Archive for the ‘Polysemy’ Category

Web query disambiguation using PageRank

Sunday, July 1st, 2012

Web query disambiguation using PageRank by Christos Makris, Yannis Plegas, and Sofia Stamou. (Makris, C., Plegas, Y. and Stamou, S. (2012), Web query disambiguation using PageRank. J. Am. Soc. Inf. Sci.. doi: 10.1002/asi.22685)

Abstract:

In this article, we propose new word sense disambiguation strategies for resolving the senses of polysemous query terms issued to Web search engines, and we explore the application of those strategies when used in a query expansion framework. The novelty of our approach lies in the exploitation of the Web page PageRank values as indicators of the significance the different senses of a term carry when employed in search queries. We also aim at scalable query sense resolution techniques that can be applied without loss of efficiency to large data sets such as those on the Web. Our experimental findings validate that the proposed techniques perform more accurately than do the traditional disambiguation strategies and improve the quality of the search results, when involved in query expansion.

A better summary of the author’s approach lies within the article:

The intuition behind our method is that we could improve the Web users’ search experience if we could correlate the importance that the sense of a term has when employed in a query (i.e., the importance of the sense as perceived by the information seeker) with the importance the same sense has when contained in a Web page (i.e., the importance of the sense as perceived by the information provider). We rely on the exploitation of PageRank because of its effectiveness in capturing the importance of every page on the Web graph based on their links’ connectivity, and from which we may infer the importance of every page in the “collective mind” of the Web content providers/creators. To account for that, we explore whether the PageRank value of a page may serve as an indicator of how significant the dominant senses of a query-matching term in the page are and, based on that, disambiguate the query.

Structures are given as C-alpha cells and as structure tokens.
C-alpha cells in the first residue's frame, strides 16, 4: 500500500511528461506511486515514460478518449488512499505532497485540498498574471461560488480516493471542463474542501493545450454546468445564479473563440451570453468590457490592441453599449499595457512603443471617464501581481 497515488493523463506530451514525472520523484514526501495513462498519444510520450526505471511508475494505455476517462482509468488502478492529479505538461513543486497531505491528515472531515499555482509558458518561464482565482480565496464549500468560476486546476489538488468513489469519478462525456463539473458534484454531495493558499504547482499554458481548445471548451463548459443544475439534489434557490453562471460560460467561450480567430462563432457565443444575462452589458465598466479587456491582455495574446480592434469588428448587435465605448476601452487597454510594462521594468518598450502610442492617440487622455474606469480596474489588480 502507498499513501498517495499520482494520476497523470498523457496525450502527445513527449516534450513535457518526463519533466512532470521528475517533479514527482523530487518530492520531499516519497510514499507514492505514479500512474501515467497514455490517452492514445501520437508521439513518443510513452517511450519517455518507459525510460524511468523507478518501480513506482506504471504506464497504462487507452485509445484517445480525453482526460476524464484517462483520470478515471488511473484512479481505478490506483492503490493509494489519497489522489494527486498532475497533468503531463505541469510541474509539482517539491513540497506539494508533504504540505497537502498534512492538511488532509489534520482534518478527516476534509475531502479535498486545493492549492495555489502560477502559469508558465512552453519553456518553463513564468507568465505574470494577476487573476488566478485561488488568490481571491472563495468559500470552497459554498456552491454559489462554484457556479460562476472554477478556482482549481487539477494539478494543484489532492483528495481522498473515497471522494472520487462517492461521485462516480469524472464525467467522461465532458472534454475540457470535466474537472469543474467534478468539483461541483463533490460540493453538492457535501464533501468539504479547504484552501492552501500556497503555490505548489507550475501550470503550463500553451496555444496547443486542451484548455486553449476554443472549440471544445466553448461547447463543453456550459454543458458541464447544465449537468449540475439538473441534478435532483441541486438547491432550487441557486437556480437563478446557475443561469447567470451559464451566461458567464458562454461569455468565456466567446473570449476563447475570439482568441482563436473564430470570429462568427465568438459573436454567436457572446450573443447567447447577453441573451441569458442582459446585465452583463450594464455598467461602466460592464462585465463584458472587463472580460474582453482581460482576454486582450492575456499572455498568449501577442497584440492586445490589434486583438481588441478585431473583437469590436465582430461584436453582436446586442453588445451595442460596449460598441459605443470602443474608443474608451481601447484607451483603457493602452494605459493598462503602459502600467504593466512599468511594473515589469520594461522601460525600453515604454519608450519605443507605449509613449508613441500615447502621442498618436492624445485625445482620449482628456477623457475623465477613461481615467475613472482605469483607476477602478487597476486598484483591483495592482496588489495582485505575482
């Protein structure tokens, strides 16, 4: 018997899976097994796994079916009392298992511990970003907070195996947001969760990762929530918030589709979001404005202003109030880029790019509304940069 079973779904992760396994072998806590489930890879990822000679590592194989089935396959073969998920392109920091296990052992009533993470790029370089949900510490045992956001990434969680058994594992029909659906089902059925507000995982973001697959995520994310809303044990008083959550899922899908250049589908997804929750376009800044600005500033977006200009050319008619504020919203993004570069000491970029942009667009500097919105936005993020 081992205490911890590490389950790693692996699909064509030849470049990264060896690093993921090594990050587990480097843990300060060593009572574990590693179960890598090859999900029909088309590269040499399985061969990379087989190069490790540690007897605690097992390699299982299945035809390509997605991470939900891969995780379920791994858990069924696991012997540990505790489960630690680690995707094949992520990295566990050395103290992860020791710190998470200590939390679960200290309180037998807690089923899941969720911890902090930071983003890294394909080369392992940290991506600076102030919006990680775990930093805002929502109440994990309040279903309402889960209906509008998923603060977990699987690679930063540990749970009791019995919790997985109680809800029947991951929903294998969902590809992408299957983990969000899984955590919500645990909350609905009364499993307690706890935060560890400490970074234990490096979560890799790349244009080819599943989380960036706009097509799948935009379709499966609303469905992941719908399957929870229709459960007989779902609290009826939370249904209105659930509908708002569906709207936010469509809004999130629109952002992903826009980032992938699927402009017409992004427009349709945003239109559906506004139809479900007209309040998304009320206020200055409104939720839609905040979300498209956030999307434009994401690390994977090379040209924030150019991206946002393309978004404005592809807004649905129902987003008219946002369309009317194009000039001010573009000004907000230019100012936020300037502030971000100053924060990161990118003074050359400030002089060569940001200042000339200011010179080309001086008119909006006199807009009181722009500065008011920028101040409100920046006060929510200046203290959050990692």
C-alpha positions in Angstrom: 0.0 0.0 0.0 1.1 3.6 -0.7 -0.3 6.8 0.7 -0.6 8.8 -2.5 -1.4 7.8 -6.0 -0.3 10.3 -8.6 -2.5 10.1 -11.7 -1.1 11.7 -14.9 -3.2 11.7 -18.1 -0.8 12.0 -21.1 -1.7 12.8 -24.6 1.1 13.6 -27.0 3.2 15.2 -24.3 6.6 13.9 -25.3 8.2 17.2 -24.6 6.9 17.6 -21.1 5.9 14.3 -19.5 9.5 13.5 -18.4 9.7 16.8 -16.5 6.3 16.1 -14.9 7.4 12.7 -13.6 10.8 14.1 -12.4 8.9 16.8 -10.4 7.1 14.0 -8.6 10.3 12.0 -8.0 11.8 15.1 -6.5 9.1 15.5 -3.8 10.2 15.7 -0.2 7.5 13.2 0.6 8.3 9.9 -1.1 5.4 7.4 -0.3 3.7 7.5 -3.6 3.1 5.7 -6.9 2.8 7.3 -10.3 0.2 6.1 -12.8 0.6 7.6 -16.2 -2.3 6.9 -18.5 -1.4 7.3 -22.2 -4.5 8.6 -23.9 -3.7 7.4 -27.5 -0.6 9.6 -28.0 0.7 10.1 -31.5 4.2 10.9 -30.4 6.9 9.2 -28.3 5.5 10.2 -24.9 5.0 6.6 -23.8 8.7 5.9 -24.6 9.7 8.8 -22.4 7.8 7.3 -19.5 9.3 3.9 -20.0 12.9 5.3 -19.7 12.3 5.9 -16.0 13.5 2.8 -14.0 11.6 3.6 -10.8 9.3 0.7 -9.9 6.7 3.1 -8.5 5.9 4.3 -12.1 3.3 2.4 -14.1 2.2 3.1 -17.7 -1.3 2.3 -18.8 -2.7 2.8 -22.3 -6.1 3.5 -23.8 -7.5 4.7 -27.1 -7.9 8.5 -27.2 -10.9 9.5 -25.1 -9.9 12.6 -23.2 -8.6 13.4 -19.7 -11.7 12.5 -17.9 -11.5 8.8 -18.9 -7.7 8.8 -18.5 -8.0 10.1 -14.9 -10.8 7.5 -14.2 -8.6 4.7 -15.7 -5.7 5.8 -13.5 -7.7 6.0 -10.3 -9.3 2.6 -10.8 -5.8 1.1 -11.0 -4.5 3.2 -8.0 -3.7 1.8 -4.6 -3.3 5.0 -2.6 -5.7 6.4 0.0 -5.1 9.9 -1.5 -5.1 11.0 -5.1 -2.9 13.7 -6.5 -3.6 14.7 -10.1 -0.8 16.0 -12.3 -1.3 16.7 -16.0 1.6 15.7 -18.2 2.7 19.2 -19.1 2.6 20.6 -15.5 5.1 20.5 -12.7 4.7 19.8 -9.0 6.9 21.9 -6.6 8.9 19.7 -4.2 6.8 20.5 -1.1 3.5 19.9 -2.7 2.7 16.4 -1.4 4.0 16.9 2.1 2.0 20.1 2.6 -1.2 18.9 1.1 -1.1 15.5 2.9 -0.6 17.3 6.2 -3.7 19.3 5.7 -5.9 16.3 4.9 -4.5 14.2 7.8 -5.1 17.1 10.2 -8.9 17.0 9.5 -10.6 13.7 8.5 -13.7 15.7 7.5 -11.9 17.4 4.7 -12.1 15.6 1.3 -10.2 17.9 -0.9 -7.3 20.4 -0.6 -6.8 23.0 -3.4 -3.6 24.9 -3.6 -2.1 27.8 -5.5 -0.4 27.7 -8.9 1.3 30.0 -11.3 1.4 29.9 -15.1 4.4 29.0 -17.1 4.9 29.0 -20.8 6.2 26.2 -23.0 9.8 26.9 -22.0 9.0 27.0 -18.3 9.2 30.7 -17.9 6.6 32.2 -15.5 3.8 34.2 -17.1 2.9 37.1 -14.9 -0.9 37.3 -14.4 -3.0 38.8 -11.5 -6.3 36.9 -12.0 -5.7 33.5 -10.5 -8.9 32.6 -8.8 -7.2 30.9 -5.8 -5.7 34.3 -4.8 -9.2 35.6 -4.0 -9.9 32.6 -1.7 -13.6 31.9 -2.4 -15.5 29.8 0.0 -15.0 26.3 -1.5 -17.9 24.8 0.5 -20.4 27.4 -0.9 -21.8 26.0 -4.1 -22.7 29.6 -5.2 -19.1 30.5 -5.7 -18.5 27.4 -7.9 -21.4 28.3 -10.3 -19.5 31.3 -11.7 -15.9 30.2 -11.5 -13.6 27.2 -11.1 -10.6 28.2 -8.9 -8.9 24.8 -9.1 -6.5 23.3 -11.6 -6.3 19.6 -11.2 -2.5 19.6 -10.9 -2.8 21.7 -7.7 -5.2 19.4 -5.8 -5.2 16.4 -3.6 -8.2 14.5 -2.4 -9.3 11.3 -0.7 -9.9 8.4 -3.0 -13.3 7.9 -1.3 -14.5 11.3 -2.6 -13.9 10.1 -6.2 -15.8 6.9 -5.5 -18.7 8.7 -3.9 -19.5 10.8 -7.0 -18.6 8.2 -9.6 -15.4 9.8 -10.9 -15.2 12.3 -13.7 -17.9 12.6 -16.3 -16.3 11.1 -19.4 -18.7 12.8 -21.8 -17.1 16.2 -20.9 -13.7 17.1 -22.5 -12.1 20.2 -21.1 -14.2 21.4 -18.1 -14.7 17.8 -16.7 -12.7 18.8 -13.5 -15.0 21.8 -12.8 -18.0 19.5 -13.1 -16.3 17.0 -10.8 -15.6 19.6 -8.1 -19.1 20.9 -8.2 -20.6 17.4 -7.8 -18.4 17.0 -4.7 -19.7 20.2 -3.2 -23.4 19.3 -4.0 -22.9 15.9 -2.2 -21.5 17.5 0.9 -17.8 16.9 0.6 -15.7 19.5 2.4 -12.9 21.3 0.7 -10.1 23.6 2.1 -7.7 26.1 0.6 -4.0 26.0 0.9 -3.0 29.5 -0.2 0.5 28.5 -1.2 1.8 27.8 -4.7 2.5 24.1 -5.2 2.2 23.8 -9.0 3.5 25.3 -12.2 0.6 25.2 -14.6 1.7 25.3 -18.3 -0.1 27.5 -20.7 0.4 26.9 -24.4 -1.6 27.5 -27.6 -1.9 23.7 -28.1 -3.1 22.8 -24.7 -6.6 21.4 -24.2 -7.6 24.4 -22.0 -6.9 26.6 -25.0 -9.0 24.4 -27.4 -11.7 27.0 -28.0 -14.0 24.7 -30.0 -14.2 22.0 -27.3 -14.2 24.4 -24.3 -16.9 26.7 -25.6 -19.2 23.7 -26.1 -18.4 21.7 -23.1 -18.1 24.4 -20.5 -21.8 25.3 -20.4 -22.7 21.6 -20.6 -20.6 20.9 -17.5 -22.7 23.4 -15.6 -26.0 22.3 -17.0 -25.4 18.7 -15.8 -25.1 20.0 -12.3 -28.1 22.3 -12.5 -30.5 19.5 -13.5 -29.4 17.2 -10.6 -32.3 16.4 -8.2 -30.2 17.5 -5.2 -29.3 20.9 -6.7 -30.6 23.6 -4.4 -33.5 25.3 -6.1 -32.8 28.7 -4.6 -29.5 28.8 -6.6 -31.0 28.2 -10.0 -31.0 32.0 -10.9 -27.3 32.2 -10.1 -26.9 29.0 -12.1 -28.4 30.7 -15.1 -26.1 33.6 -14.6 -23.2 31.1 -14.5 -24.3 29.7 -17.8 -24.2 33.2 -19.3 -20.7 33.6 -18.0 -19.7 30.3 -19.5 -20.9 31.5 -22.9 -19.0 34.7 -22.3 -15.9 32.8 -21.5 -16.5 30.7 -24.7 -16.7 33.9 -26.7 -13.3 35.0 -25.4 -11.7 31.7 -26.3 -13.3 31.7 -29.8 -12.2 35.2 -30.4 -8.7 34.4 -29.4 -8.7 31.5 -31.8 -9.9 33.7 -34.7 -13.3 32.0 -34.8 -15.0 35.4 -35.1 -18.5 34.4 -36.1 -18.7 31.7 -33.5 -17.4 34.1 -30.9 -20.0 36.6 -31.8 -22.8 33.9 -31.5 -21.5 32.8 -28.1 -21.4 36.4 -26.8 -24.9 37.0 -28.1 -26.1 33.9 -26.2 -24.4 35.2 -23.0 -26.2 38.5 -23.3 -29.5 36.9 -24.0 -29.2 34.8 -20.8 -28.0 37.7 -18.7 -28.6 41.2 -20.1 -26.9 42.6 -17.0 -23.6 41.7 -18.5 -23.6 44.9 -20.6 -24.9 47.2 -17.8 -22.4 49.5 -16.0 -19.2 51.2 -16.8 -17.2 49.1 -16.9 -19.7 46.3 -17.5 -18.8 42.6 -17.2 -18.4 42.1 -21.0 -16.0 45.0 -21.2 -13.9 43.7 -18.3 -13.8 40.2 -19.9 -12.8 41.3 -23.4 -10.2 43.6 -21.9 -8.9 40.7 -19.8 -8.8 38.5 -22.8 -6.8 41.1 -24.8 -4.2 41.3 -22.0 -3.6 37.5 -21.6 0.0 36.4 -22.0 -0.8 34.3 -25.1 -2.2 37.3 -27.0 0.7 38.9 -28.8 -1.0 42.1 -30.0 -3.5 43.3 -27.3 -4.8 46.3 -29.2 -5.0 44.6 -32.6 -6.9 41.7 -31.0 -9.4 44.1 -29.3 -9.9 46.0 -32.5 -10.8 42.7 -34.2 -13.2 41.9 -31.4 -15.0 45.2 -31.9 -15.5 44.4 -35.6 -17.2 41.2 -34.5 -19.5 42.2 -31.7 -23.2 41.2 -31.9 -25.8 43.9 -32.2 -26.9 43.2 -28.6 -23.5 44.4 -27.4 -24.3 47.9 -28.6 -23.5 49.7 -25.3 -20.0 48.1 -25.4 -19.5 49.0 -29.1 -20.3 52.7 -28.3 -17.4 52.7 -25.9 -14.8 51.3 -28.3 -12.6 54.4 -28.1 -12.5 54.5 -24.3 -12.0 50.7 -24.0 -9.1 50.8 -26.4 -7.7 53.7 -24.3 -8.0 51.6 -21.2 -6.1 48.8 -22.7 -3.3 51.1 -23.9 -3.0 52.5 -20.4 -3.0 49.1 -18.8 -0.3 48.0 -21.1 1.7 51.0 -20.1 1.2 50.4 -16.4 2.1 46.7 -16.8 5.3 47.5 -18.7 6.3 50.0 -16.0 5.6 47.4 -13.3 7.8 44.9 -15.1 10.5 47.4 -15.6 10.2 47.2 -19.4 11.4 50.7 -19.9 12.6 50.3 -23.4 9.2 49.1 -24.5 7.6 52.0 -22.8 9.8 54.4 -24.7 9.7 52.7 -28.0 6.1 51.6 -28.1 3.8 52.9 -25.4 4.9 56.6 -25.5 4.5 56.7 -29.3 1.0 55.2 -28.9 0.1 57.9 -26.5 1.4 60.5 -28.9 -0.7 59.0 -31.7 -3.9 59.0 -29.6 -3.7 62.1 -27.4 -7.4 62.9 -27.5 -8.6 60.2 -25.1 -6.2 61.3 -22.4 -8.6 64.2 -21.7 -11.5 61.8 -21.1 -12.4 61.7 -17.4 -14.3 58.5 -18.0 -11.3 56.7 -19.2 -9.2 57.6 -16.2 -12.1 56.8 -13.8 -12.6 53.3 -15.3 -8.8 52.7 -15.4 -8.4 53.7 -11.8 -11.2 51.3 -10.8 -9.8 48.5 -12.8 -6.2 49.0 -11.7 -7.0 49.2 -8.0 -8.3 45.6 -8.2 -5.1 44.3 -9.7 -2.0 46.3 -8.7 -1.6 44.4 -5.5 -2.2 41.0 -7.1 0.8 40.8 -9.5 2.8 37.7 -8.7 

Which reminds me of statistical machine translation, which replaced syntax based methods years ago.

Perhaps pagerank is summing our linguistic preferences from some word senses.

If that is the case, how would you incorporate that in ranking results to be delivered to a user from a topic map? There are different possible search outcomes, how do we establish the one a user prefers?

Draft (polysemy and ambiguity)

Sunday, January 22nd, 2012

Draft by Mark Liberman

From the post:

In a series of Language Log posts, Geoff Pullum has called attention to the prevalence of polysemy and ambiguity:

The people who think clarity involves lack of ambiguity, so we have to strive to eliminate all multiple meanings and should never let a word develop a new sense… they simply don’t get it about how language works, do they?

Languages love multiple meanings. They lust after them. They roll around in them like a dog in fresh grass.

The other day, as I reading a discussion in our comments about whether English draftable does or doesn’t refer to the same concept as Finnish asevelvollisuus (“obligation to serve in the military”), I happened to be sitting in a current of uncomfortably cold air. So of course I wondered how the English word draft came to refer to military conscription as well as air flow. And a few seconds of thought brought to mind several others senses of the the noun draft and its associated verb. I figured that this must represent a confusion of several originally separate words. But then I looked it up.

If you like language and have an appreciation for polsemy and ambiguity, you will enjoy this post a lot.